In the wake of defeat, Foot, a bookish and rather unworldly literary intellectual, resigned from the leadership. The ‘dream ticket’ of Kinnock, a former Left- Winger and Bevanite, and Roy Hattersley, stalwart of the traditional Right and protege of Anthony Crosland, replaced the team of Foot and Healey. Kinnock convincingly won the leadership contest, securing a majority of the Electoral College with solid support in the CLPs.31 It was a remarkable victory. Yet it is important to recall that Kinnock won because Benn was disqualified from the contest after losing his seat at Bristol South-East in the 1983 rout. Events could have played out differently had Benn been eligible to run.

So what kind of politician was Neil Kinnock? His political philosophy were rooted in the socialist ethos of Nye Bevan and the South Wales valleys. On the Left originally, Kinnock hated Thatcherism’s ‘smug and selective Victorian homilies. . .. The Tory party uses the hidden boot of unemployment as well as the invisible hand of Adam Smith’.32 He not only objected to the Thatcher governments’ economic and social policies. Kinnock believed the values of compassion, caring and solidarity in which he was steeped in his community of Tredegar, the birthplace of Bevan, was anathema to Thatcherism. Elected to the House of Commons for Bedwellty in 1970 at the age of twenty-eight, Kinnock served his apprenticeship in the Workers’ Educational Association (WEA), a body providing education to working-class trade unionists. His heroes inevitably were Nye Bevan, alongside the English social historian R.H. Tawney. Kinnock’s speeches often referred to Tawney’s most important work, Equality,33 At the start of the 1987 campaign in a rousing address at Llandudno in North Wales, Kinnock asked famously: ‘Why am I the first Kinnock in a thousand generations to get to university?’ When he spoke of the community ‘translating] its desires for those individuals into provision for those individuals’, the essence of the post-war welfare state, it was an ethical impulse that derived from Tawney’s writings. Tawney was Kinnock’s lodestar.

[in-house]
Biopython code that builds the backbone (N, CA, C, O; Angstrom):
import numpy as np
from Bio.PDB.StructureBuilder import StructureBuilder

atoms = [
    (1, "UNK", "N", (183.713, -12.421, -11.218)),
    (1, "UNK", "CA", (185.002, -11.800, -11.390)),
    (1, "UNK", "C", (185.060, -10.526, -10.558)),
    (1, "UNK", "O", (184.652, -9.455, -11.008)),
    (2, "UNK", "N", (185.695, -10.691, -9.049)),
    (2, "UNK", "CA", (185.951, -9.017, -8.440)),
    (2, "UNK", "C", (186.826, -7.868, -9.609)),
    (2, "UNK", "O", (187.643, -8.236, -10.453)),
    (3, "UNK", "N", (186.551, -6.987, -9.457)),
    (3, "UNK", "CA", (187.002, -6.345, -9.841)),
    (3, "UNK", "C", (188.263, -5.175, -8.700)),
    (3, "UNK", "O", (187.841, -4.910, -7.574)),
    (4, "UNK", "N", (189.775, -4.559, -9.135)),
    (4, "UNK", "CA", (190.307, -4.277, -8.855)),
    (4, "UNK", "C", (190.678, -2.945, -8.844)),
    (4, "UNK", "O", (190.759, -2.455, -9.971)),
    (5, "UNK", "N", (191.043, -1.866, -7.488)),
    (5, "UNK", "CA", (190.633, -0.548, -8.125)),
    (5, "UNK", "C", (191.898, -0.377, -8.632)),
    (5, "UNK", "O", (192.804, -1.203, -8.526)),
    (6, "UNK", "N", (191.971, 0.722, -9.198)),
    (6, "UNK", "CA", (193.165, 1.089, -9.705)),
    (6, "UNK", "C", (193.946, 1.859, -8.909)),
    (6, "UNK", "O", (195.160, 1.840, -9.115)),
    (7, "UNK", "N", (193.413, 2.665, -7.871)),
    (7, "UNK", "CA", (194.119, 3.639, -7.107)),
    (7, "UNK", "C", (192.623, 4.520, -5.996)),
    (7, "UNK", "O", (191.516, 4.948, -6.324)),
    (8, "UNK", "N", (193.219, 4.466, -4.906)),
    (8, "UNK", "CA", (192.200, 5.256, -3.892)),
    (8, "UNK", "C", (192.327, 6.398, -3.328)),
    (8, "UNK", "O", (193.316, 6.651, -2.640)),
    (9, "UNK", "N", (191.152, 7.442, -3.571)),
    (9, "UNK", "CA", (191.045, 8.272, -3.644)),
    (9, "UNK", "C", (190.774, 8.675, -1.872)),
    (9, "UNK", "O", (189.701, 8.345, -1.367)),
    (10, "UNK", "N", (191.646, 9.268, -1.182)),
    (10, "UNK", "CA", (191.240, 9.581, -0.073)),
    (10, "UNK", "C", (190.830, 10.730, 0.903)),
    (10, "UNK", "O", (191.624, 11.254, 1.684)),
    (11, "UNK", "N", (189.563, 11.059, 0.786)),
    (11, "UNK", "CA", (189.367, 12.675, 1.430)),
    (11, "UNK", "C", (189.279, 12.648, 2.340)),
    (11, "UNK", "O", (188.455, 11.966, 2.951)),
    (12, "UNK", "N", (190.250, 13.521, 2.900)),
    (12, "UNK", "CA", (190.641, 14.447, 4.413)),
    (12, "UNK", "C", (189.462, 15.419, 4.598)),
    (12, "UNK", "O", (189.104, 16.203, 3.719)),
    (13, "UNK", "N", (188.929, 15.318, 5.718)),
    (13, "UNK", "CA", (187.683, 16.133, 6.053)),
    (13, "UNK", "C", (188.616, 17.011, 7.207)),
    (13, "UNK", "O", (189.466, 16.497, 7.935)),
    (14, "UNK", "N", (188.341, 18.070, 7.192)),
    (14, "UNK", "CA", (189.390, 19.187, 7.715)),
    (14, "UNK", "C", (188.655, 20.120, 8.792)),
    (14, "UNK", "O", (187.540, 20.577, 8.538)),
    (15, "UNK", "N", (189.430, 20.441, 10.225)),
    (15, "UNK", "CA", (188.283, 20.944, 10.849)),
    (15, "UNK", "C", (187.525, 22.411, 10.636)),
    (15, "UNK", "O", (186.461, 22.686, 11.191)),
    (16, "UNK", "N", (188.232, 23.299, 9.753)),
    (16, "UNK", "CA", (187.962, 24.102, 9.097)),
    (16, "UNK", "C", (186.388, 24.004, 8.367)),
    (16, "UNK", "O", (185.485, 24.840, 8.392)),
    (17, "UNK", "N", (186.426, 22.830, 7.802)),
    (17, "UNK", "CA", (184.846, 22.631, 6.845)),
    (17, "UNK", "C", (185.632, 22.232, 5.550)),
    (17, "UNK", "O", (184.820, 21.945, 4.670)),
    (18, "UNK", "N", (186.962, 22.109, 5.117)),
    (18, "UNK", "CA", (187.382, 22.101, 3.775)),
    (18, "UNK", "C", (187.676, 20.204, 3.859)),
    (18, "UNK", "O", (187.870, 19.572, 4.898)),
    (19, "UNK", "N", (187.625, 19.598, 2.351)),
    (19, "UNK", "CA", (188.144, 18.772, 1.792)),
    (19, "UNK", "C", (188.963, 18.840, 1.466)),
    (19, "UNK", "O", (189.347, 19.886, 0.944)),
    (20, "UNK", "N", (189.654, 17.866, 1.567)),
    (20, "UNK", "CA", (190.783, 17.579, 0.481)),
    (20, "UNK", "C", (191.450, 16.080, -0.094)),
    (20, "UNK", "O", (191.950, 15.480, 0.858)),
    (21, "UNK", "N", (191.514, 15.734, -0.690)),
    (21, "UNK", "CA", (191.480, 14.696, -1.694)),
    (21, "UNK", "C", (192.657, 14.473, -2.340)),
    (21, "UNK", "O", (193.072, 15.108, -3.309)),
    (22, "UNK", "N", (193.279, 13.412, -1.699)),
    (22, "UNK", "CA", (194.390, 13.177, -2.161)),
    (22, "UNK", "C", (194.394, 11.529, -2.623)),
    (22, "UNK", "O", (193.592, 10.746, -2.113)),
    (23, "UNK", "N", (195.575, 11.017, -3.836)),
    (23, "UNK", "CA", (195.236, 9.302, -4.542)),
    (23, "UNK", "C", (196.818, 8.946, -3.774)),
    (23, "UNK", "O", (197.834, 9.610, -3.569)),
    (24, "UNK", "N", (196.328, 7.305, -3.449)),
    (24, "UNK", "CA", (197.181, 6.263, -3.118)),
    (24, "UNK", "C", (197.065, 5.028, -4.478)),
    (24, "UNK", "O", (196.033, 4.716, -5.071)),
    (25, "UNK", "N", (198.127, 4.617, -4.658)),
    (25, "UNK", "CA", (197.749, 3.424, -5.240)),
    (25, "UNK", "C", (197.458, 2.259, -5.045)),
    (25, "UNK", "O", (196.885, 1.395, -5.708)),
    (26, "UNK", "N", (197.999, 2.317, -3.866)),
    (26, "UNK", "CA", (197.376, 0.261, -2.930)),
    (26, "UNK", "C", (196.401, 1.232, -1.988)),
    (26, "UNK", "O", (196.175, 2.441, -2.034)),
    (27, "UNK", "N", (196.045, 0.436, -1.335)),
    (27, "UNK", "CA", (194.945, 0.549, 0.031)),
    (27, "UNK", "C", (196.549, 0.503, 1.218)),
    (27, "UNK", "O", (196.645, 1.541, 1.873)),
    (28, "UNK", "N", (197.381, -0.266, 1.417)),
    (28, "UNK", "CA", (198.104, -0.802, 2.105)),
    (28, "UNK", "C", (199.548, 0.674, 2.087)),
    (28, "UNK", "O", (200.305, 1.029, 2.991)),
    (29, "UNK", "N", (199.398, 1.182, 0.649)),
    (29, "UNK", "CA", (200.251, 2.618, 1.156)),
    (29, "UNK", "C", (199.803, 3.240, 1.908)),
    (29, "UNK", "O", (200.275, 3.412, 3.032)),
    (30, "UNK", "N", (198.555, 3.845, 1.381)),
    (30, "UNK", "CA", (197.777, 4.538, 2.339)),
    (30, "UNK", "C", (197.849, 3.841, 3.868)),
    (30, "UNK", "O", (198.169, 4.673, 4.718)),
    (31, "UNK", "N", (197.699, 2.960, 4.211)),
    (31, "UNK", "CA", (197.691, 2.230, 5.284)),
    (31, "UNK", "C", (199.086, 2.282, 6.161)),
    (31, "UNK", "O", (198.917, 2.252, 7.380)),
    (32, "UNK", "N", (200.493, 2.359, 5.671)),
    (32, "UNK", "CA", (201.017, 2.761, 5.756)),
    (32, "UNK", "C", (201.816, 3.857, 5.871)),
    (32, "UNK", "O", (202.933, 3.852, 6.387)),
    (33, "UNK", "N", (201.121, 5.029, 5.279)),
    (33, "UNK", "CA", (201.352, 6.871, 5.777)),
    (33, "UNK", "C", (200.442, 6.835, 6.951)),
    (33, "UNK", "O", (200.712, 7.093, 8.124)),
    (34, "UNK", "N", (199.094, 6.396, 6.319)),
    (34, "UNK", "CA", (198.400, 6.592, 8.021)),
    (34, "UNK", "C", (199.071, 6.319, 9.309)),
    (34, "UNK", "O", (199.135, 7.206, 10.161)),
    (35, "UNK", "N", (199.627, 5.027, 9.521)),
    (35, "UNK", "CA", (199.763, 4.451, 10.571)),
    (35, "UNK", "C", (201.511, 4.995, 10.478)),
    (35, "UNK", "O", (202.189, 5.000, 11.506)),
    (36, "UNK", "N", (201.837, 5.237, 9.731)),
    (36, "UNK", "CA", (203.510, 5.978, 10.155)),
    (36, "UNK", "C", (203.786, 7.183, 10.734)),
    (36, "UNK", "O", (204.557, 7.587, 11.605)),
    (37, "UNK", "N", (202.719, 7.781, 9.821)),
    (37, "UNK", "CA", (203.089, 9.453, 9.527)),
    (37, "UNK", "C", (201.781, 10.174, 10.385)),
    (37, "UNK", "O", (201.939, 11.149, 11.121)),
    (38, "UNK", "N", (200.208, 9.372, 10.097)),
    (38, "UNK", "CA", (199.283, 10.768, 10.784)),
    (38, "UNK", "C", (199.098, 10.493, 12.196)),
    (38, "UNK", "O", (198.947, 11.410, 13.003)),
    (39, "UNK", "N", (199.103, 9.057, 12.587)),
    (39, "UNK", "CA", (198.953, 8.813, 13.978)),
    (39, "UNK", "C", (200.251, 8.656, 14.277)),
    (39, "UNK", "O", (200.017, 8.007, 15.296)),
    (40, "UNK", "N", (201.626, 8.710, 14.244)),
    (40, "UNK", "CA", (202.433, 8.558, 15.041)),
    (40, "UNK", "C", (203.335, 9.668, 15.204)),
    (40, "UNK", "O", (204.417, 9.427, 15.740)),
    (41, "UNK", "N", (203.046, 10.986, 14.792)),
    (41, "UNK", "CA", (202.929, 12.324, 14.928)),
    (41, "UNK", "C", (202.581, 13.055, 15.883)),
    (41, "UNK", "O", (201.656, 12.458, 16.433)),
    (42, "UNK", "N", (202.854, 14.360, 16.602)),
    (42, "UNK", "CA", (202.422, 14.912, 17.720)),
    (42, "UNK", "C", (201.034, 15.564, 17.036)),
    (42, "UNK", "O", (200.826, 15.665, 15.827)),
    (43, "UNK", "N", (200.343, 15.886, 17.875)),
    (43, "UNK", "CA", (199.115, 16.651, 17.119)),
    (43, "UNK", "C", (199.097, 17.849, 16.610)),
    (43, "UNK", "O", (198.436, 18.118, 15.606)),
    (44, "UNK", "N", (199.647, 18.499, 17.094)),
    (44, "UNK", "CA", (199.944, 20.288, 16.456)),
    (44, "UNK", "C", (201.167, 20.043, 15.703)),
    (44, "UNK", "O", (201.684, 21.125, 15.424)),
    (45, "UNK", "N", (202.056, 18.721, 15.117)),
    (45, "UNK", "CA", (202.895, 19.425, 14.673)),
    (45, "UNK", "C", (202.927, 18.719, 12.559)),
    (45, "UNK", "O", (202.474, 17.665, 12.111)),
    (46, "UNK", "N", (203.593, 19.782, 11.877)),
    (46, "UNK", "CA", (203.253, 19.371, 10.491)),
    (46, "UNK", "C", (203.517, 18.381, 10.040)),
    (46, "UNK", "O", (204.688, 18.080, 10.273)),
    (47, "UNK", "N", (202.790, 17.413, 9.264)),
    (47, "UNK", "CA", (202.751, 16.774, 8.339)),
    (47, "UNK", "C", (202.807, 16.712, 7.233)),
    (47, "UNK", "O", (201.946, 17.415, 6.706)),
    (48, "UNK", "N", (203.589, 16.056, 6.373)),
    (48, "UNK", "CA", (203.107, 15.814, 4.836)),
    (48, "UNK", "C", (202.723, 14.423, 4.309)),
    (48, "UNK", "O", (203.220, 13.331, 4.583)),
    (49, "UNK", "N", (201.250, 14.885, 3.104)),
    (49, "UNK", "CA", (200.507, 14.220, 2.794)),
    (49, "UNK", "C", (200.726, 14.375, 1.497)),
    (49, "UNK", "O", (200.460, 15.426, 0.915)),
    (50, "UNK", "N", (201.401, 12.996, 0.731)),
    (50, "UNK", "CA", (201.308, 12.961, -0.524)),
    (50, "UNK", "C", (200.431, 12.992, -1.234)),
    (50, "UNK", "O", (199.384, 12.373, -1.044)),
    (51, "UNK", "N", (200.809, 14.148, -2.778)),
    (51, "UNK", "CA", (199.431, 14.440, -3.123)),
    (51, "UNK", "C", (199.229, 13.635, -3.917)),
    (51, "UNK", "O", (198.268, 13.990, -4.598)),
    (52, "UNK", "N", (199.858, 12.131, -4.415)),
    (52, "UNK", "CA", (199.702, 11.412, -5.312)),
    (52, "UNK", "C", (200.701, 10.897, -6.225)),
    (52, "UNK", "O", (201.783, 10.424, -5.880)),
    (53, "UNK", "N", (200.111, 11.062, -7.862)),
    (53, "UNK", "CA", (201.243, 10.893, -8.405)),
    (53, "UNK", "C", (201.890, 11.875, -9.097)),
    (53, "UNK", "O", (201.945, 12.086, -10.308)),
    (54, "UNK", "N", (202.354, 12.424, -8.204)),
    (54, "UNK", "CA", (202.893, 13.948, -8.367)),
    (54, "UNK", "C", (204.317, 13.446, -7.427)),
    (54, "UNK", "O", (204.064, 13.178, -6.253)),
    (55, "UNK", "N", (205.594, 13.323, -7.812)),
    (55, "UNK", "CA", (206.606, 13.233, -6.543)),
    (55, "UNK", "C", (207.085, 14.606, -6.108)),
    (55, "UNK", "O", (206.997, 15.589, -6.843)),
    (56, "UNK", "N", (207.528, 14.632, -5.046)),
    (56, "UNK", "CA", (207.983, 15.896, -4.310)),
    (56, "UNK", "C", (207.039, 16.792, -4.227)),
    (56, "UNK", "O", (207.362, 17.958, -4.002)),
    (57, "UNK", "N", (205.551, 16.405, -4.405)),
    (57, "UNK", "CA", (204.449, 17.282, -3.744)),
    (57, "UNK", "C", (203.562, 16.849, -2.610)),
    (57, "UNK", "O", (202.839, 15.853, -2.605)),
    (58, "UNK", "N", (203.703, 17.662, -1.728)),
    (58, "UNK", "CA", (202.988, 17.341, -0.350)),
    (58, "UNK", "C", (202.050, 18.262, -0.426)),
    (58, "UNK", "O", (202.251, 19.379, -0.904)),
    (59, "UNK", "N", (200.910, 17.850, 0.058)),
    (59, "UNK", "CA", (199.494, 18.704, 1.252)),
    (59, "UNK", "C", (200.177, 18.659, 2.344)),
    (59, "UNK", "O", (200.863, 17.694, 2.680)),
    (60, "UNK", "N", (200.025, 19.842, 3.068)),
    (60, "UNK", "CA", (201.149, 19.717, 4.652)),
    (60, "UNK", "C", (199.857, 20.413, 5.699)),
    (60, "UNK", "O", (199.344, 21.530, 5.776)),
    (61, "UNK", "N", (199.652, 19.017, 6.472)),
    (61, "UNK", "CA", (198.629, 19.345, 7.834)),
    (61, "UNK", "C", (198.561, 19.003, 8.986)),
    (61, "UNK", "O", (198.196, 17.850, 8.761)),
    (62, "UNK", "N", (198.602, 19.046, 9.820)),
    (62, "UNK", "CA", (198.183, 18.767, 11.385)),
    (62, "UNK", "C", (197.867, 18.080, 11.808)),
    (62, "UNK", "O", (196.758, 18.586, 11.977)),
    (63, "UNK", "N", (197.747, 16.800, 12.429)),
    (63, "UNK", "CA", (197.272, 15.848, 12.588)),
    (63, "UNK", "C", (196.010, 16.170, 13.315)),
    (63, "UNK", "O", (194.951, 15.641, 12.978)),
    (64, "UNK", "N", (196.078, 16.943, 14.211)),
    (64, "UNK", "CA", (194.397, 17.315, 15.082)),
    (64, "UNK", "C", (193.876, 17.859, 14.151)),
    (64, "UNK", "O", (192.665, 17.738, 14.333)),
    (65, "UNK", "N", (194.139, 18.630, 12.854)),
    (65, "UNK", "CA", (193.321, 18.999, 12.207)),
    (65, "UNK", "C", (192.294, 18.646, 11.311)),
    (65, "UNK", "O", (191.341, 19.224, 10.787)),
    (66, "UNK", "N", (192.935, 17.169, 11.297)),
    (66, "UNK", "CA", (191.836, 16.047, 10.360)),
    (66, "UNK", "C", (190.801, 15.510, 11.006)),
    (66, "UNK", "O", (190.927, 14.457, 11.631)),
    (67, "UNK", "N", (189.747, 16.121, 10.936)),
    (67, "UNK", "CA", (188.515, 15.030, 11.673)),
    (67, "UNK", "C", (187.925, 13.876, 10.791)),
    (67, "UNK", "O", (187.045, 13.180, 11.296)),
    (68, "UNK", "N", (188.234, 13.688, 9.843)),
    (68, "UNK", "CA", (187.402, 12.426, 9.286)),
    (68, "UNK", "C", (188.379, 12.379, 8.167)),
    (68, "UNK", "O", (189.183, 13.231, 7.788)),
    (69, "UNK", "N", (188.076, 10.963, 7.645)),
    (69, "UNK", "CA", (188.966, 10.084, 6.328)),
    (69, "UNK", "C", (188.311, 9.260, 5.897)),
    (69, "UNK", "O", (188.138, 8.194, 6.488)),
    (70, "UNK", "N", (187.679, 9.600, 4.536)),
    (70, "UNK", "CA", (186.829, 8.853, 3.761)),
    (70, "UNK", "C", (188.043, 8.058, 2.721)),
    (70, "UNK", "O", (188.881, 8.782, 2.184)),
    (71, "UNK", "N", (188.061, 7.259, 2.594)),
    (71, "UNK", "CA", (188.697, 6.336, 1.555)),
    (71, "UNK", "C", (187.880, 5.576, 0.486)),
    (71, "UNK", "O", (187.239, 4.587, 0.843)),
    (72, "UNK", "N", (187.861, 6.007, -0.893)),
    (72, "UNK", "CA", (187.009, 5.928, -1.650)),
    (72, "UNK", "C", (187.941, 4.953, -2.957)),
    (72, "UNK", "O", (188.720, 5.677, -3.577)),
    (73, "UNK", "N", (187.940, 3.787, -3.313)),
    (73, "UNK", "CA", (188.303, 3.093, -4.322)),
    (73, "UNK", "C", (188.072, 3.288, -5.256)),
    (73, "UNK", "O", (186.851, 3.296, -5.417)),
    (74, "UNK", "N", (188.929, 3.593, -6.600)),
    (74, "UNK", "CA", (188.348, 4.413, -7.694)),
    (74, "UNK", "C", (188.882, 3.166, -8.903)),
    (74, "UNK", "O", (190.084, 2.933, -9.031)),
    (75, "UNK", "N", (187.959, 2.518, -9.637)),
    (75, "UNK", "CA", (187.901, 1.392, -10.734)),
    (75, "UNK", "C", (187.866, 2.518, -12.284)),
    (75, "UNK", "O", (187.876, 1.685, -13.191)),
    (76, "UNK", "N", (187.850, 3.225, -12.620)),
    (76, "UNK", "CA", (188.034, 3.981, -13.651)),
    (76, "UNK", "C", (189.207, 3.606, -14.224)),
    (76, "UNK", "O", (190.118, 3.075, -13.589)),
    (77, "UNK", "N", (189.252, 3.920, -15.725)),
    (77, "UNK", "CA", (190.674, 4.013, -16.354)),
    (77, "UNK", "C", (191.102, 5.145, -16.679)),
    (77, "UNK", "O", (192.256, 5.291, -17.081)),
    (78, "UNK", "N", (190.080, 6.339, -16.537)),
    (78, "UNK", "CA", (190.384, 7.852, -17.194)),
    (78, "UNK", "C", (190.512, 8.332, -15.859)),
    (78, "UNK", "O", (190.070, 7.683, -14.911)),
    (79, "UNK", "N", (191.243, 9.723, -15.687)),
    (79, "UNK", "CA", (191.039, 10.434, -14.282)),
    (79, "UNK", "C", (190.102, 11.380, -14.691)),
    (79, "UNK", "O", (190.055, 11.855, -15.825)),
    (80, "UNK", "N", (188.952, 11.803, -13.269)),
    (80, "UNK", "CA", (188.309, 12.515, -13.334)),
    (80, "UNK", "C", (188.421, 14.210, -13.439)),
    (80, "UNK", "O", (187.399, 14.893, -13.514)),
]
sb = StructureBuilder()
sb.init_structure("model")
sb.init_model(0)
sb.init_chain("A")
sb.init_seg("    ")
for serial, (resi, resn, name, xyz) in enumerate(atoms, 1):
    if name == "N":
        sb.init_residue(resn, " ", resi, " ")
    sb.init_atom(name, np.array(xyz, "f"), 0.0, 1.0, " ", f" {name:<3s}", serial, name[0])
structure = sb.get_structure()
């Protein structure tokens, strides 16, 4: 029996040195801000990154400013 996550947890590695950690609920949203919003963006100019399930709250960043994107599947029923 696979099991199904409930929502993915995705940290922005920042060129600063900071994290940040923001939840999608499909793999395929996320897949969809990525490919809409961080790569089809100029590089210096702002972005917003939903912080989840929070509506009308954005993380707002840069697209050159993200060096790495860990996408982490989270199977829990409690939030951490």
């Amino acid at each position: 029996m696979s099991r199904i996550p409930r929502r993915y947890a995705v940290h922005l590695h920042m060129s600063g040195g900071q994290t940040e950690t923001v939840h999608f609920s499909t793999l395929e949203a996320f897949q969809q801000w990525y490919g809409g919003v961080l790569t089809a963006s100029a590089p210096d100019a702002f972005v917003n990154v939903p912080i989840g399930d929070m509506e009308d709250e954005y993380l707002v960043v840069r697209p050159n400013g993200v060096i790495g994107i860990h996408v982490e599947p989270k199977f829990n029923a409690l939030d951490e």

In what circumstances, then, did Kinnock become the crusader for reform inside the Labour Party? During the 1970s, Kinnock had been a firebrand figure on the parliamentary Left, physically confronting Michael Heseltine after brandishing the mace at the opposition benches following a dispute over ‘pairing’ of votes. In his maiden speech, Kinnock defied convention by attacking the opposition as Bevan had done, condemning the Conservatives as ‘a party whose very existence is an illustration of rapacity and selfishness’. Kinnock was echoing self-consciously Bevan’s infamous speech at Belle Vue in 1948: